Study support Stratum’s chitin-glucan for weight management

By Stephen Daniells

- Last updated on GMT

Related tags: Obesity, Gut flora, Nutrition

Data suggests chitin-glucan may have benefits against obesity-related conditions
Data suggests chitin-glucan may have benefits against obesity-related conditions
Dietary supplementation with chitin-glucan may beneficially alter the gut microflora and improve metabolic processes associated with obesity, suggests new data from a mouse study.

Mice fed a high fat diet supplemented with chitin-glucan– commercially available as Artinia – had lower body weight gain, less fat mass development, and lower increases in cholesterol, compared to animals fed only the high fat diet, according to findings published in The Journal of Nutritional Biochemistry​.

In addition, selective changes in gut microflora populations were different from those previously observed for other prebiotic fibers, like inulin, indicating that “all fermentable carbohydrates that differently modify the gut microbiota can exert interesting physiological effects, by various mechanisms,” ​according to researchers from the Université catholique de Louvain and Ghent University in Belgium.

The Artinia-branded ingredient is extracted from the Aspergillus niger​ fungus and is the property of a joint venture between Belgian firm KitoZyme and Missouri-based Stratum Nutrition, a division of Novus International.

Potential

With the World Health Organization estimating that by 2015 there will be more than 1.5 billion overweight consumers, incurring health costs beyond $117 billion per year in the US alone, the opportunities for a scientifically-substantiated weight management food product are impressive.

The first link between gut microflora and weight was presented in a breakthrough paper published in Nature​ in December 2006 (Vol. 444, pp. 1022-1023, 1027-1031) by Jeffrey Gordon’s group at the University of Washington in St Louis reported that microbial populations in the gut are different between obese and lean people, and that when the obese people lost weight their microflora reverted back to that observed in a lean person, suggesting that obesity may have a microbial component.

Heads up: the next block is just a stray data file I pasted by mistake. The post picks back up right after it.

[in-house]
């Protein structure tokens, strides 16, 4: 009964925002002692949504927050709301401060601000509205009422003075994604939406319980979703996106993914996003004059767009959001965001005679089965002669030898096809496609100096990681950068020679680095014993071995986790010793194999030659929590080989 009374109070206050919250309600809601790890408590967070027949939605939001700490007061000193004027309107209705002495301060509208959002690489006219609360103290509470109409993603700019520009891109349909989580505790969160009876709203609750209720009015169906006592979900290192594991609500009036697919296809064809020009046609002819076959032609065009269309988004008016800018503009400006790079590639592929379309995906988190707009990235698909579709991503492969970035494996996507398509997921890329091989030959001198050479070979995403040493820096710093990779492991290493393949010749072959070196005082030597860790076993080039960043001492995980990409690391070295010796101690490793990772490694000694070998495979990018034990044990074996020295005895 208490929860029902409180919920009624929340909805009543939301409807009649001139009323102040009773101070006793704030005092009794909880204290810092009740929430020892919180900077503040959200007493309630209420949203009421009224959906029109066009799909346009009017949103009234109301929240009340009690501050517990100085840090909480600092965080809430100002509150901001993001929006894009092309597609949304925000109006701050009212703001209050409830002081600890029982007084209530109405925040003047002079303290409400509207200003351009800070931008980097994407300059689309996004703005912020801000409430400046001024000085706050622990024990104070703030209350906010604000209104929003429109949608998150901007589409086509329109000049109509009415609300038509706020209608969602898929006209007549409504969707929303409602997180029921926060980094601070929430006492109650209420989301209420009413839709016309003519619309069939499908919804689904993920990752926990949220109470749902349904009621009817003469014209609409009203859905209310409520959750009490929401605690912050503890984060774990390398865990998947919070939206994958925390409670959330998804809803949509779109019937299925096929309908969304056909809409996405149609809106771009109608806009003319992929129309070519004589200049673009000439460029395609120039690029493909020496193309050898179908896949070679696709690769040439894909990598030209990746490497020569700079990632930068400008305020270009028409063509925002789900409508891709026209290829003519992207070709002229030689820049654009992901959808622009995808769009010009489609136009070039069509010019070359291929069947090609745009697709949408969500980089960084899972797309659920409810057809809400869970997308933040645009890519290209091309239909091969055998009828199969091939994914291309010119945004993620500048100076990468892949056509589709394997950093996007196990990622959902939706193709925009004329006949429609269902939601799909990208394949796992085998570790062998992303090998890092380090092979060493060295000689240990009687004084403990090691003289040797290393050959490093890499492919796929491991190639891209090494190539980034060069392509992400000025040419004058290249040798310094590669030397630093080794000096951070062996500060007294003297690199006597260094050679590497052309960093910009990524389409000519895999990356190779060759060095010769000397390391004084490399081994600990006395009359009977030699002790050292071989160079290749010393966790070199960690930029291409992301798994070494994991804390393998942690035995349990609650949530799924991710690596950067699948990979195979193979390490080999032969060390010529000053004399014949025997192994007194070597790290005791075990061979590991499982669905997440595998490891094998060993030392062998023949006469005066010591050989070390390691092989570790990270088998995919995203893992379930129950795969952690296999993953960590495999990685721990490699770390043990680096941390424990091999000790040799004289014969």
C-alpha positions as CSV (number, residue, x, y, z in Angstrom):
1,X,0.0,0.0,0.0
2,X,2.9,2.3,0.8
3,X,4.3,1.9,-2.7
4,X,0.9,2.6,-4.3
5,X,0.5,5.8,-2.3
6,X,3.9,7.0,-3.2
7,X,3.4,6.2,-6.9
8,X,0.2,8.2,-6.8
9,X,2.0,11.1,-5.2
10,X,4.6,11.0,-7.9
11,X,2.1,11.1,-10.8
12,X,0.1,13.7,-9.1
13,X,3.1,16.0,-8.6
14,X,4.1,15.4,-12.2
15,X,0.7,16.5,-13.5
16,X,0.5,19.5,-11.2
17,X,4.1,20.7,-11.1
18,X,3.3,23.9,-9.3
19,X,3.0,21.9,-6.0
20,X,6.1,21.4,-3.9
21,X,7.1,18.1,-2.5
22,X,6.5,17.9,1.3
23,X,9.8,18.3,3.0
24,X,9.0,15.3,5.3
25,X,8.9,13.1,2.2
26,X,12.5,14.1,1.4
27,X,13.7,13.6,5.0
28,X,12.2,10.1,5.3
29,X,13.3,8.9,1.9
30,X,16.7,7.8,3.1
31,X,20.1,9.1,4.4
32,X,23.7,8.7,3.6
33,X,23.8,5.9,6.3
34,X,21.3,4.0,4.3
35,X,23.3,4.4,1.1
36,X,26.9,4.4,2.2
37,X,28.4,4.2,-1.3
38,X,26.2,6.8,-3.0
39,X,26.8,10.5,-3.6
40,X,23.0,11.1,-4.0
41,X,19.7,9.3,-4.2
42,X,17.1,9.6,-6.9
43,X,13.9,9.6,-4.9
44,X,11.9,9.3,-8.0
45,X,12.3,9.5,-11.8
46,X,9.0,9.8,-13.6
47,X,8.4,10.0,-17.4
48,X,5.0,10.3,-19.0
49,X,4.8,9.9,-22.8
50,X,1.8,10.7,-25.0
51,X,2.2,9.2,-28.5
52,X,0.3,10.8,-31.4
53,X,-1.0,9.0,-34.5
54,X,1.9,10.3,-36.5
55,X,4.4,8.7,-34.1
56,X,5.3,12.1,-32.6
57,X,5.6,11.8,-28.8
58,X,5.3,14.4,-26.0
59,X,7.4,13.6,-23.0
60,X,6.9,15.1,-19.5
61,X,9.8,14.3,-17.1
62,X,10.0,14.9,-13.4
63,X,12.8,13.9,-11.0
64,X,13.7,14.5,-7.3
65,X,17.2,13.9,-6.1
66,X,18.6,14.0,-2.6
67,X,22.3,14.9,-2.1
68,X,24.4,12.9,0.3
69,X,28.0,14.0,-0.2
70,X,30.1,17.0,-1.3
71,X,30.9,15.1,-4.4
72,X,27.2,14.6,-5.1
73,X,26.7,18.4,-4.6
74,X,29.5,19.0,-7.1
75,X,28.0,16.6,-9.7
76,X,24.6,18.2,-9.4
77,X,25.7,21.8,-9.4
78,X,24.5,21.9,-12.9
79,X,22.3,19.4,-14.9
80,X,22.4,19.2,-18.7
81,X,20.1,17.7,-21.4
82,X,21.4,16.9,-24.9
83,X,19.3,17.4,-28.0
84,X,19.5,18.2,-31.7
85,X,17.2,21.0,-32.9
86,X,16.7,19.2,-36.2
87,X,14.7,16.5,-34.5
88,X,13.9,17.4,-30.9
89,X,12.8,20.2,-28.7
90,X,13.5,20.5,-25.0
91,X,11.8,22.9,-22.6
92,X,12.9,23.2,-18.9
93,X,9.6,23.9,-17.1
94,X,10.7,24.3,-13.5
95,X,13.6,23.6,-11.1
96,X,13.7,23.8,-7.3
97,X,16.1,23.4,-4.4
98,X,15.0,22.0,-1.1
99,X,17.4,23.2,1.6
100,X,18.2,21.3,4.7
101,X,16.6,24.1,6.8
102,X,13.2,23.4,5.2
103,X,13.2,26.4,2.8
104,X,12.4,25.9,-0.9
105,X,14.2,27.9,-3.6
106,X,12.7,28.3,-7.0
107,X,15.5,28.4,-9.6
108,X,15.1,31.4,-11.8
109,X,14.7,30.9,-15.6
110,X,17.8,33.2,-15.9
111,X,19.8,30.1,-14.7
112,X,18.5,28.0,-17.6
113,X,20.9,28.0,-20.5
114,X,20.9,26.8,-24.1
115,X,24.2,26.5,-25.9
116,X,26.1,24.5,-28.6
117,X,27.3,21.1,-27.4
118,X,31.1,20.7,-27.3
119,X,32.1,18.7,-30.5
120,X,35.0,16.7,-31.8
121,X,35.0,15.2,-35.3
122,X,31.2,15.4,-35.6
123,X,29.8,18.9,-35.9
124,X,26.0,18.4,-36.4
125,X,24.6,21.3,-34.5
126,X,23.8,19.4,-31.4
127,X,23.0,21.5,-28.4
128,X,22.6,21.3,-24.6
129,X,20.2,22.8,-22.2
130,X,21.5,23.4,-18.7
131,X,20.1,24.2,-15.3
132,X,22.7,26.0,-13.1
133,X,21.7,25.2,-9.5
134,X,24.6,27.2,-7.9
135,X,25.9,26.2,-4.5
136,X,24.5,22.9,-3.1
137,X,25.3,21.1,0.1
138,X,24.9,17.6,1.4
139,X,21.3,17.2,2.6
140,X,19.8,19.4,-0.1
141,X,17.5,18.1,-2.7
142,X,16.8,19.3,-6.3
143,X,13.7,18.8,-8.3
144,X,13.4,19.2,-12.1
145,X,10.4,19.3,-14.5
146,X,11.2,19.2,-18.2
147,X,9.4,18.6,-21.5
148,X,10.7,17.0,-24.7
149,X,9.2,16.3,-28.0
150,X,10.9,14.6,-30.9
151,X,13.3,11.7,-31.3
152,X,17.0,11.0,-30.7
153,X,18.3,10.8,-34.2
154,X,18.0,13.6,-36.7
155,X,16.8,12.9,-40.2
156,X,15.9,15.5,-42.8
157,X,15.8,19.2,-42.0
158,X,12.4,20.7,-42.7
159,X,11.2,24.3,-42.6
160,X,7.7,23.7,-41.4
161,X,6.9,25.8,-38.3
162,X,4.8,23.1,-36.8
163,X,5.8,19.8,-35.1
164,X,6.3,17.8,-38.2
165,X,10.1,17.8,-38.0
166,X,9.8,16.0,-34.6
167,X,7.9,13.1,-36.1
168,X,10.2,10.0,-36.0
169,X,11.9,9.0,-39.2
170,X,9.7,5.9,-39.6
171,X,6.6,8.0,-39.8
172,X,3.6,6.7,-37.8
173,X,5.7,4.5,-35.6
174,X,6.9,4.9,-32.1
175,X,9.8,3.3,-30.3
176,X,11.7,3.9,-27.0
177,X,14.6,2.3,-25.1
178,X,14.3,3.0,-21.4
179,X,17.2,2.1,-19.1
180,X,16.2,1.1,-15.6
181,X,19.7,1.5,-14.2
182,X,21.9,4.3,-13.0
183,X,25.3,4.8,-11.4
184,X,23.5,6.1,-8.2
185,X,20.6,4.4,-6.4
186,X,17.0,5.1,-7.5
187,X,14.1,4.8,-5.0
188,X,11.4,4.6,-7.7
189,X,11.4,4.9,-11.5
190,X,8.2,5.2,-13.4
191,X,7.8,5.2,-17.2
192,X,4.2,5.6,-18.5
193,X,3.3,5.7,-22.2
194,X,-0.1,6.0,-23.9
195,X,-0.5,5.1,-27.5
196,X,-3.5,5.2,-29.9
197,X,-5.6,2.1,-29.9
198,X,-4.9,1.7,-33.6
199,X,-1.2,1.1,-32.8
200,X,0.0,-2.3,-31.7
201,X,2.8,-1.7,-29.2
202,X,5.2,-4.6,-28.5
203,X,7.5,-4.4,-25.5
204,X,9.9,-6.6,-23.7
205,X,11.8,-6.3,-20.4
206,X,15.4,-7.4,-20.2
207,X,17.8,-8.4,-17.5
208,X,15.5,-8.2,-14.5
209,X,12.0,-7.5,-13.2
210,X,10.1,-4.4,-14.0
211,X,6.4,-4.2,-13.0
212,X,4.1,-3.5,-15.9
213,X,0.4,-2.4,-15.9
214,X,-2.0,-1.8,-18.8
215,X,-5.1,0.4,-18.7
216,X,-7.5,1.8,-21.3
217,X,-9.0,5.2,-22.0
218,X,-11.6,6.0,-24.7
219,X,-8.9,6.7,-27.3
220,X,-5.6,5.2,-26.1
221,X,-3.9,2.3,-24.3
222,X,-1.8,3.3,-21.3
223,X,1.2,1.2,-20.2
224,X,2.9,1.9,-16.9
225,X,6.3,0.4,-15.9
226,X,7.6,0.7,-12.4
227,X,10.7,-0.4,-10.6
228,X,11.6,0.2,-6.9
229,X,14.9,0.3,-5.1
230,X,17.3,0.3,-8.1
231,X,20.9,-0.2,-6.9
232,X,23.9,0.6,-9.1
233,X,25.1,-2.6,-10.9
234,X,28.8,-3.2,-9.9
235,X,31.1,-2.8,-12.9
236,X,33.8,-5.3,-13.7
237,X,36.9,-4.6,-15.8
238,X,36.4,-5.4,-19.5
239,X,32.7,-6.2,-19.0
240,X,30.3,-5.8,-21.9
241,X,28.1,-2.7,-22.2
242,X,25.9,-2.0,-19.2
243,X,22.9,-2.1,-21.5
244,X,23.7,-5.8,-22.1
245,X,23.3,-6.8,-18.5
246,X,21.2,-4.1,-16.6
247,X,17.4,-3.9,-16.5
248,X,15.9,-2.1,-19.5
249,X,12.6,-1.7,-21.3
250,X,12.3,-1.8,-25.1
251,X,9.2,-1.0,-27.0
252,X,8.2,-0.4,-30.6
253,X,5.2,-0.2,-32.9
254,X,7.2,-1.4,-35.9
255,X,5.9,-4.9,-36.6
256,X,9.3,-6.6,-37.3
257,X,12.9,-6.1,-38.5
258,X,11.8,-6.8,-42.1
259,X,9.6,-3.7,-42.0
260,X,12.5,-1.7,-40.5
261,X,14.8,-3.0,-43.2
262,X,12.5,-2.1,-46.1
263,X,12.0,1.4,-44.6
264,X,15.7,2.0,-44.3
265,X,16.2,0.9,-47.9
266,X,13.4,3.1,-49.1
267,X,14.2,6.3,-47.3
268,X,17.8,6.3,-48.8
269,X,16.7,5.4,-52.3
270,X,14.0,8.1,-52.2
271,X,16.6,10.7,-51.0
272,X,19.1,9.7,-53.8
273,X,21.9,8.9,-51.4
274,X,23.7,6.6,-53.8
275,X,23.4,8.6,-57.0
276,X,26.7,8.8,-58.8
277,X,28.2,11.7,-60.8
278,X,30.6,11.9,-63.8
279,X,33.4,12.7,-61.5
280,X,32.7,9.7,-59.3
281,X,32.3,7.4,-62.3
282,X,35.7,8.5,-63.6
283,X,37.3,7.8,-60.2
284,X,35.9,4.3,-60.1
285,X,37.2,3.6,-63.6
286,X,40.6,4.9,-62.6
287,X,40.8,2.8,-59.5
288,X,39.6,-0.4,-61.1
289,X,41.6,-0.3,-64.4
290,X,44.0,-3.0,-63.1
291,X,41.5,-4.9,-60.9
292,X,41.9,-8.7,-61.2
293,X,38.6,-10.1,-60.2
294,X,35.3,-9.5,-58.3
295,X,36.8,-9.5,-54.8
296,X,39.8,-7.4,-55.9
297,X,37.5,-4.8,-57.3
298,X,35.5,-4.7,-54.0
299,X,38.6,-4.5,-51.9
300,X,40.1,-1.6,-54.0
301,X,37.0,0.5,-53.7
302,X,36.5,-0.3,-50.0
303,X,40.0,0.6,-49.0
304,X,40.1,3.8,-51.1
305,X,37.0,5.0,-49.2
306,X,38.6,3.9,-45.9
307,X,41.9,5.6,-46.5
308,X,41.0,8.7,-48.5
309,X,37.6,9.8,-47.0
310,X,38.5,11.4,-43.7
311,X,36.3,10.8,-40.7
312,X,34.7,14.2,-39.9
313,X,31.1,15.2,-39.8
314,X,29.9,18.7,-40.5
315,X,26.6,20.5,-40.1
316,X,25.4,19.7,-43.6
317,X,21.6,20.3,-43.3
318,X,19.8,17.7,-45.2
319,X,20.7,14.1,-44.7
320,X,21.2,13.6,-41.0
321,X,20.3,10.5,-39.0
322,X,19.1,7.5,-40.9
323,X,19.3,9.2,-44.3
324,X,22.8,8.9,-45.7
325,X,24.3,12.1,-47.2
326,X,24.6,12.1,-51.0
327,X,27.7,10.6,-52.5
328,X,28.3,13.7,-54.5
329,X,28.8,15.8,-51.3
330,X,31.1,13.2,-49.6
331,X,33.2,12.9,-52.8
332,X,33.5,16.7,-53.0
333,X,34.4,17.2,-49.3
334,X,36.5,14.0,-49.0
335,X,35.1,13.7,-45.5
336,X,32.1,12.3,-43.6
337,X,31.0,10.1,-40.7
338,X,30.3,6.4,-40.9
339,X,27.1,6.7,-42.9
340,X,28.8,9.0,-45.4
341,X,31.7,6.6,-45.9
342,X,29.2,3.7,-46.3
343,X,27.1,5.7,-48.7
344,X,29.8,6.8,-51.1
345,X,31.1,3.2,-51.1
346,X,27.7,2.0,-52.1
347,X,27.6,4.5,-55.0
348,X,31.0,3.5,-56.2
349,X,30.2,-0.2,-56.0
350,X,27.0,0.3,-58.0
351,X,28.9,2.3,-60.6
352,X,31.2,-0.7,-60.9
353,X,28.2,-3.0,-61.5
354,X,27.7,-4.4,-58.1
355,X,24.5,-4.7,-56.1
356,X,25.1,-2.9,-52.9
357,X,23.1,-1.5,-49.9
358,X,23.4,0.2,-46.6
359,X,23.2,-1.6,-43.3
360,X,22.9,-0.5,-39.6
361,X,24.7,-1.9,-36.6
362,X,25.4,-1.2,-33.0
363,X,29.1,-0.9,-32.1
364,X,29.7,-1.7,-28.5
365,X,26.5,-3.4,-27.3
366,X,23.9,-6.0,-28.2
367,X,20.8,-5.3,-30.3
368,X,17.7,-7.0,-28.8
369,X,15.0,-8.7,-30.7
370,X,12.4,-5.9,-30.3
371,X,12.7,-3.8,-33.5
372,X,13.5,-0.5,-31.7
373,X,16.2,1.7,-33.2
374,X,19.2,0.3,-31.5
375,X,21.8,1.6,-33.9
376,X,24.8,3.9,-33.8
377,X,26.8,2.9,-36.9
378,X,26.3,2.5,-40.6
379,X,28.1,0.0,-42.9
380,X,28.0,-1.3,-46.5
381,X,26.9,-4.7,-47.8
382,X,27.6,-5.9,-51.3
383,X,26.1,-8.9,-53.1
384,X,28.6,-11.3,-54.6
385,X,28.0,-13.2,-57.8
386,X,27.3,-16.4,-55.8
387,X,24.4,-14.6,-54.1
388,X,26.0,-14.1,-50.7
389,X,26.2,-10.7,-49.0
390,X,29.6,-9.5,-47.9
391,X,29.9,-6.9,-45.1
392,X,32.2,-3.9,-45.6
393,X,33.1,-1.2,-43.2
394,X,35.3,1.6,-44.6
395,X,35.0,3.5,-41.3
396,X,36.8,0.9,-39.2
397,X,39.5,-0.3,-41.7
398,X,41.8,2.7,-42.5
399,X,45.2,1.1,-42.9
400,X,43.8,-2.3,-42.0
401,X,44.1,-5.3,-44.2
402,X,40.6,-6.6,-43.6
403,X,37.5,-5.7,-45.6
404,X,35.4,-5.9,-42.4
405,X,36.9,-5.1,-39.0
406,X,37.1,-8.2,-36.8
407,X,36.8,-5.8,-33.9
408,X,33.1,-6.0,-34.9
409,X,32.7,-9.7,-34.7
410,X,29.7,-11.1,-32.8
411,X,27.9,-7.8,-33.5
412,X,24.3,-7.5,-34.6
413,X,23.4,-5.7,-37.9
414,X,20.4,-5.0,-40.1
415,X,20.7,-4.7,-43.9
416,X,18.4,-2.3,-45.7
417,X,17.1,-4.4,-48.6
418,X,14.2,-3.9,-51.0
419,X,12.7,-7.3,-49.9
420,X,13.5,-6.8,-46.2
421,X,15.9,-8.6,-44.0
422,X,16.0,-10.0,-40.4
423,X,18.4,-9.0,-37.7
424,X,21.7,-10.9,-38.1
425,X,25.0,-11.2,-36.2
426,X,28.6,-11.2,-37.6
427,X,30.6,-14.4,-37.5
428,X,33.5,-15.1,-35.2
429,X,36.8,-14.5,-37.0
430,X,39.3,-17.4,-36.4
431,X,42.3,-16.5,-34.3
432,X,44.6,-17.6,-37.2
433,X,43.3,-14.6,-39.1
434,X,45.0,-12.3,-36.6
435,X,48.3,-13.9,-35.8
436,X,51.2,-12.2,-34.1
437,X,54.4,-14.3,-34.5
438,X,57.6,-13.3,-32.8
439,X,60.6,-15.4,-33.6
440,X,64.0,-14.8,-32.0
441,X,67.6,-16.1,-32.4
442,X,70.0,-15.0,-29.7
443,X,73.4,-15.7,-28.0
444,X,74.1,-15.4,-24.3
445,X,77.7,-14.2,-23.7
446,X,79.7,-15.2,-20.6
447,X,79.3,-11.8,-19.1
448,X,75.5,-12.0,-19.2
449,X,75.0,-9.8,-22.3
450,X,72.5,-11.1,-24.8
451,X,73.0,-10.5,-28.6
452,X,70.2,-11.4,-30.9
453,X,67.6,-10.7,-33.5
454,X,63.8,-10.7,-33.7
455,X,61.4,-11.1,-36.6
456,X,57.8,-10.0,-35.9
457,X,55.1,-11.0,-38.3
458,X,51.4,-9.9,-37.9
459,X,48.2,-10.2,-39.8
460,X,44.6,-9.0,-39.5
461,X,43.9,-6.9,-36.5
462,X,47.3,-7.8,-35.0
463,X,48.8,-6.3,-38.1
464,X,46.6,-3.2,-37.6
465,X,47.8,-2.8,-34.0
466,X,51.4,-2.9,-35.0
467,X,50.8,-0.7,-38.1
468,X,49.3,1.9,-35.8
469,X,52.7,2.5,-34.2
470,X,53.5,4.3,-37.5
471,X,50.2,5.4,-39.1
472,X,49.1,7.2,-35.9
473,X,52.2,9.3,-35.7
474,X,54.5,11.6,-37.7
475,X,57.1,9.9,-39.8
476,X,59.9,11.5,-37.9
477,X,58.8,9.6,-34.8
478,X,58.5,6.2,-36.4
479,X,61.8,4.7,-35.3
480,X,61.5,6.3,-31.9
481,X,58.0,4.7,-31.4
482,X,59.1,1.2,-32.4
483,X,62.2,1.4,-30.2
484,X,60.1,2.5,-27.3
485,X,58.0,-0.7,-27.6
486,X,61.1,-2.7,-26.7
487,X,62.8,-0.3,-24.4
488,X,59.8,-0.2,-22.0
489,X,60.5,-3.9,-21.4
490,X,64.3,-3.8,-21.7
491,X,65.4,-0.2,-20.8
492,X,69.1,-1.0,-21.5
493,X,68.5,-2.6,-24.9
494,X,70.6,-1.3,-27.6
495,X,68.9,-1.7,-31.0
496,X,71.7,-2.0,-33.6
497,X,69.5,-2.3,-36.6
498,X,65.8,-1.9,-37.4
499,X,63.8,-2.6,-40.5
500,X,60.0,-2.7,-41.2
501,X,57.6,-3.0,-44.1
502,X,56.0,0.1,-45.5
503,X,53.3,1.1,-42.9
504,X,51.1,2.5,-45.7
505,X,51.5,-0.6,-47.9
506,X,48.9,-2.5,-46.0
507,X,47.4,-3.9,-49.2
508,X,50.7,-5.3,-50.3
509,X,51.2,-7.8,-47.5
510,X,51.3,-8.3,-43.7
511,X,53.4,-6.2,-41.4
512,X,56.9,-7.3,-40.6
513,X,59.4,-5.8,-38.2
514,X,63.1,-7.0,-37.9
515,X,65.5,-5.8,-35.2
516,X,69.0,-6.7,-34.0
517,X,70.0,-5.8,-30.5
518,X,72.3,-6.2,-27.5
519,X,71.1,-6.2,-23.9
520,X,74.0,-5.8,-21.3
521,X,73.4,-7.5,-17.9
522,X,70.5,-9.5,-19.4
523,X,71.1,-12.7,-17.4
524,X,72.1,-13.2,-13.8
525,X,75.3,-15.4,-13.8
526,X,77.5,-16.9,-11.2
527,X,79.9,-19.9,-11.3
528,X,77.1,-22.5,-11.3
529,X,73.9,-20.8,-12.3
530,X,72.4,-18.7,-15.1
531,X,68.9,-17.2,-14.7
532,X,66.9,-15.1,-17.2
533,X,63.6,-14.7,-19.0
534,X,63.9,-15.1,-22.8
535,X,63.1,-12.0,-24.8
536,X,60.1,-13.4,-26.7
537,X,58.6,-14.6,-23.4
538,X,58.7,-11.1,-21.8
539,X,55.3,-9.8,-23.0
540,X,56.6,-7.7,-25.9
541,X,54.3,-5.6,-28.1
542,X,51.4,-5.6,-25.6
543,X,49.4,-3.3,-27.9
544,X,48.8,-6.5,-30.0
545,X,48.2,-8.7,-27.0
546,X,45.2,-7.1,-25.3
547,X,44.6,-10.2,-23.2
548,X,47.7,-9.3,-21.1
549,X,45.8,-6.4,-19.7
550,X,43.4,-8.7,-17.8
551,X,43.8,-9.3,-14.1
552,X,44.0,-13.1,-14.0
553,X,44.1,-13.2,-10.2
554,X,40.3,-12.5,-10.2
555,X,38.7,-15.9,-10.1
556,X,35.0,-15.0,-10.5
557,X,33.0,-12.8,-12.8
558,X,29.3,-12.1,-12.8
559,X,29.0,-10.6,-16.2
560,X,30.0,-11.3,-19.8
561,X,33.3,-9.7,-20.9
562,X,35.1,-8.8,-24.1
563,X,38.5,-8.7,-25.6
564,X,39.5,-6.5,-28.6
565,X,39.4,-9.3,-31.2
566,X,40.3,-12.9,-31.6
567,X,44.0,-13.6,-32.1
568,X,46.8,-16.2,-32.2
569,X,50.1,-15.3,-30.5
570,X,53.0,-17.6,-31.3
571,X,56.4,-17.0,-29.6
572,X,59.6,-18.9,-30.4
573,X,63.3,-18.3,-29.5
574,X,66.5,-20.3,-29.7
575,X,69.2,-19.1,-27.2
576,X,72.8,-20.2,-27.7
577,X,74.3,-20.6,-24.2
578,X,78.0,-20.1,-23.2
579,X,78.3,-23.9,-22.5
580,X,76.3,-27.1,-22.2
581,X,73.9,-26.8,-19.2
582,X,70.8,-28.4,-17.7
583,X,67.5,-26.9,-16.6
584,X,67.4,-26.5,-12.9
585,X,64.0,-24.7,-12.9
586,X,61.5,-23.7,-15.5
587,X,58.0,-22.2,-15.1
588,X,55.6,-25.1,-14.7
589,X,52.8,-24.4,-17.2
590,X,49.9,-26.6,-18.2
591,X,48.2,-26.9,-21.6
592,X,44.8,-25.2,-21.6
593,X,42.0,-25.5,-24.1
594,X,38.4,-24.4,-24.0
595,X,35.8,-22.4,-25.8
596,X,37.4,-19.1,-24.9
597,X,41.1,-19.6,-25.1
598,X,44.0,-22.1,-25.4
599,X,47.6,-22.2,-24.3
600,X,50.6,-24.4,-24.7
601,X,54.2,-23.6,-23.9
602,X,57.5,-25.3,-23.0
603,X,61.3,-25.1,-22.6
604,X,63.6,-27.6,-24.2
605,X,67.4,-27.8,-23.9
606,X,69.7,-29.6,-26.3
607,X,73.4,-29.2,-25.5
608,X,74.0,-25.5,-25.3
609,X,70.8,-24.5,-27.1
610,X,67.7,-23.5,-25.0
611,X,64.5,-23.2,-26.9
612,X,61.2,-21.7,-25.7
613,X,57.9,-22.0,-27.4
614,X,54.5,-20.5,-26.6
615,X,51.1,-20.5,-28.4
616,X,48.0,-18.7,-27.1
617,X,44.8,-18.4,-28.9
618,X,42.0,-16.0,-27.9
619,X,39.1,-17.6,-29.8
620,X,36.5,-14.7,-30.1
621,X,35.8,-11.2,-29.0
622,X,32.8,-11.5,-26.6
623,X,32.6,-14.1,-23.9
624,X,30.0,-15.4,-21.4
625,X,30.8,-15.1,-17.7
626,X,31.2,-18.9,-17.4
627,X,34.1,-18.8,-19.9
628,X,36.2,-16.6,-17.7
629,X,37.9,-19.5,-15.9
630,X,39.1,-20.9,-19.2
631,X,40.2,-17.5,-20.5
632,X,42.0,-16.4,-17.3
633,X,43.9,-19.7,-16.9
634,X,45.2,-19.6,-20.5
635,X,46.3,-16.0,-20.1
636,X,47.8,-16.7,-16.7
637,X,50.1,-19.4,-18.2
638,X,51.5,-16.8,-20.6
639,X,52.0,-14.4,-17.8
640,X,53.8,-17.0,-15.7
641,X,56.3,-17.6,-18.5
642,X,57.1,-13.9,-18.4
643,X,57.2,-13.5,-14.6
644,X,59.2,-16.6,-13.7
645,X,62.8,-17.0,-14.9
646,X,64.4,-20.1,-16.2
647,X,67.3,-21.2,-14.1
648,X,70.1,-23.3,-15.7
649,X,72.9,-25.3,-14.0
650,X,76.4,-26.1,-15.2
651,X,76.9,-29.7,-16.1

“Recently, it has been proposed that alterations in the composition of the gut microbiota –known as dysbiosis – participate in the development of obesity,”​ wrote the researchers, led by Louvain’s Nathalie Delzenne.

“In the present study, we have demonstrated for the first time that fungal chitin-glucan modulates bacterial populations in the caecal content, as characterised by a marked increase in gram-positive bacteria from clostridial cluster XIVa including ​Roseburia spp.

“[…] our findings support the view that chronic consumption of chitin-glucan has potential beneficial effects with respect to the development of obesity and associated metabolic disorders such as diabetes and [fatty liver],”​ they added.

Study details

The Belgium-based researchers divided 24 mice into three groups: One group was fed a normal/control diet; the second group was fed a high-fat diet to induce obesity; and the third group was fed the high-fat diet supplemented with chitin-glucan.

After three weeks of feeding, the researchers found that the Artinia-fed animals showed a restoration in certain bacteria like Roseburia​ spp., which were decreased in animals fed the high-fat diet only.

In addition, the chitin-glucan fed animals gained 28 percent less body weight than the high-fat diet animals, and this was accompanied by less fat accumulation, said the researchers.

“Chitin-glucan fiber has metabolic interest that could be dependent on specific changes in microbiota such as the increase in clostridial cluster XIVa bacteria,” ​said the researchers. “The possibility to treat animals with selected Roseburia as oral probiotics could constitute one interesting perspective to investigate further on the role of this specific gut bacteria in HF diet-induced obesity.”

Continued evaluation

The results of the study were welcomed by Joseph Evans, PhD, manager of pharmacology at Stratum Nutrition. "In addition to Artinia’s positive effects on heart health, specifically its ability to reduce levels of oxidized LDL, we now see evidence that Artinia offers significant benefits for weight management in a widely used animal model of diet-induced obesity,"​ he said.

"We will continue to evaluate Artinia’s potential for use in weight management and glucose control in future research,”​ he added.

Source: The Journal of Nutritional Biochemistry
 Published online ahead of print, doi: 10.1016/j.jnutbio.2010.10.008
 “Dietary modulation of clostridial cluster XIVa gut bacteria (​Roseburia spp.) by chitin–glucan fiber improves host metabolic alterations induced by high-fat diet in mice “
 Authors: A.M. Neyrinck, S. Possemiers, W. Verstraete, F. De Backer, P.D. Cani, N.M. Delzenne

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